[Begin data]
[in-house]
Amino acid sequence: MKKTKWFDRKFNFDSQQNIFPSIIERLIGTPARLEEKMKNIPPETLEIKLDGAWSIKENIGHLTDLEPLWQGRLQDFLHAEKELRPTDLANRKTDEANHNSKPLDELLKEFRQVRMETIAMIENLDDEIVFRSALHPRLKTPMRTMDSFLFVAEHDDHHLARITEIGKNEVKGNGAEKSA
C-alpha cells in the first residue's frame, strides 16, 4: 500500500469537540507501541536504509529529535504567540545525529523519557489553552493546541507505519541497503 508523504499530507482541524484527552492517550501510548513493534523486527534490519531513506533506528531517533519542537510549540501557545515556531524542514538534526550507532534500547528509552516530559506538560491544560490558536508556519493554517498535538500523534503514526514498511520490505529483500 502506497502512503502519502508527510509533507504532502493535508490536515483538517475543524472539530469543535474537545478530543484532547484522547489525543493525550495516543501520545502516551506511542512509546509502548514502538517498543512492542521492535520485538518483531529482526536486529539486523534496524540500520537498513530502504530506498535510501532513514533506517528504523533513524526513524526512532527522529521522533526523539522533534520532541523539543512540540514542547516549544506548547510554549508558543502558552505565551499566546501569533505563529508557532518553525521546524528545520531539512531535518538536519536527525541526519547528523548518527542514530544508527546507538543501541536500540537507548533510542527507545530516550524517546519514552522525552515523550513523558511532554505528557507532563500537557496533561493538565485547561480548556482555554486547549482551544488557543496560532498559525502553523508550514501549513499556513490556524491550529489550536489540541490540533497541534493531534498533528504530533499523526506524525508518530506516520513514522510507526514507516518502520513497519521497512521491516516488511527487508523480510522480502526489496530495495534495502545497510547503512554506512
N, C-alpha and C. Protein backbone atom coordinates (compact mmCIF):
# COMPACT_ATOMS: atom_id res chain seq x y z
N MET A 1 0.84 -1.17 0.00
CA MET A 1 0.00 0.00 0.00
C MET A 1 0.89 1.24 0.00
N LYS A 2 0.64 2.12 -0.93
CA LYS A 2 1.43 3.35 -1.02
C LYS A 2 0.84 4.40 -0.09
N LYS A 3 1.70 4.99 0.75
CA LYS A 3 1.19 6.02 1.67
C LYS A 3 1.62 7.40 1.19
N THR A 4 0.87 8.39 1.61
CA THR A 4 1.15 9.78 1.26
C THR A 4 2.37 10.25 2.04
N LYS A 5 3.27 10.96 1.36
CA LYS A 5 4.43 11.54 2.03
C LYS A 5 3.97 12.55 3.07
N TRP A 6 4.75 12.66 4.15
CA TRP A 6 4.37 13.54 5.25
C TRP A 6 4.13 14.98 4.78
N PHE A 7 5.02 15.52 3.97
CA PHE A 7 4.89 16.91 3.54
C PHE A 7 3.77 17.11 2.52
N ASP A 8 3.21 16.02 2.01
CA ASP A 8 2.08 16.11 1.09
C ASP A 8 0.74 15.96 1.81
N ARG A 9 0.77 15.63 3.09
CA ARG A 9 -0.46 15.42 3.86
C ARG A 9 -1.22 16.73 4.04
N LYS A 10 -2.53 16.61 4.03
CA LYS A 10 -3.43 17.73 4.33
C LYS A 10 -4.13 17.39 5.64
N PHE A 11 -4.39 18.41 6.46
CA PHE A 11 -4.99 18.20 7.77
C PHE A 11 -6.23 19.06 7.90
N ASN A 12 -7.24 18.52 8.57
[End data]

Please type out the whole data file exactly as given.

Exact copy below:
[in-house]
Amino acid sequence: MKKTKWFDRKFNFDSQQNIFPSIIERLIGTPARLEEKMKNIPPETLEIKLDGAWSIKENIGHLTDLEPLWQGRLQDFLHAEKELRPTDLANRKTDEANHNSKPLDELLKEFRQVRMETIAMIENLDDEIVFRSALHPRLKTPMRTMDSFLFVAEHDDHHLARITEIGKNEVKGNGAEKSA
C-alpha cells in the first residue's frame, strides 16, 4: 500500500469537540507501541536504509529529535504567540545525529523519557489553552493546541507505519541497503 508523504499530507482541524484527552492517550501510548513493534523486527534490519531513506533506528531517533519542537510549540501557545515556531524542514538534526550507532534500547528509552516530559506538560491544560490558536508556519493554517498535538500523534503514526514498511520490505529483500 502506497502512503502519502508527510509533507504532502493535508490536515483538517475543524472539530469543535474537545478530543484532547484522547489525543493525550495516543501520545502516551506511542512509546509502548514502538517498543512492542521492535520485538518483531529482526536486529539486523534496524540500520537498513530502504530506498535510501532513514533506517528504523533513524526513524526512532527522529521522533526523539522533534520532541523539543512540540514542547516549544506548547510554549508558543502558552505565551499566546501569533505563529508557532518553525521546524528545520531539512531535518538536519536527525541526519547528523548518527542514530544508527546507538543501541536500540537507548533510542527507545530516550524517546519514552522525552515523550513523558511532554505528557507532563500537557496533561493538565485547561480548556482555554486547549482551544488557543496560532498559525502553523508550514501549513499556513490556524491550529489550536489540541490540533497541534493531534498533528504530533499523526506524525508518530506516520513514522510507526514507516518502520513497519521497512521491516516488511527487508523480510522480502526489496530495495534495502545497510547503512554506512
N, C-alpha and C. Protein backbone atom coordinates (compact mmCIF):
# COMPACT_ATOMS: atom_id res chain seq x y z
N MET A 1 0.84 -1.17 0.00
CA MET A 1 0.00 0.00 0.00
C MET A 1 0.89 1.24 0.00
N LYS A 2 0.64 2.12 -0.93
CA LYS A 2 1.43 3.35 -1.02
C LYS A 2 0.84 4.40 -0.09
N LYS A 3 1.70 4.99 0.75
CA LYS A 3 1.19 6.02 1.67
C LYS A 3 1.62 7.40 1.19
N THR A 4 0.87 8.39 1.61
CA THR A 4 1.15 9.78 1.26
C THR A 4 2.37 10.25 2.04
N LYS A 5 3.27 10.96 1.36
CA LYS A 5 4.43 11.54 2.03
C LYS A 5 3.97 12.55 3.07
N TRP A 6 4.75 12.66 4.15
CA TRP A 6 4.37 13.54 5.25
C TRP A 6 4.13 14.98 4.78
N PHE A 7 5.02 15.52 3.97
CA PHE A 7 4.89 16.91 3.54
C PHE A 7 3.77 17.11 2.52
N ASP A 8 3.21 16.02 2.01
CA ASP A 8 2.08 16.11 1.09
C ASP A 8 0.74 15.96 1.81
N ARG A 9 0.77 15.63 3.09
CA ARG A 9 -0.46 15.42 3.86
C ARG A 9 -1.22 16.73 4.04
N LYS A 10 -2.53 16.61 4.03
CA LYS A 10 -3.43 17.73 4.33
C LYS A 10 -4.13 17.39 5.64
N PHE A 11 -4.39 18.41 6.46
CA PHE A 11 -4.99 18.20 7.77
C PHE A 11 -6.23 19.06 7.90
N ASN A 12 -7.24 18.52 8.57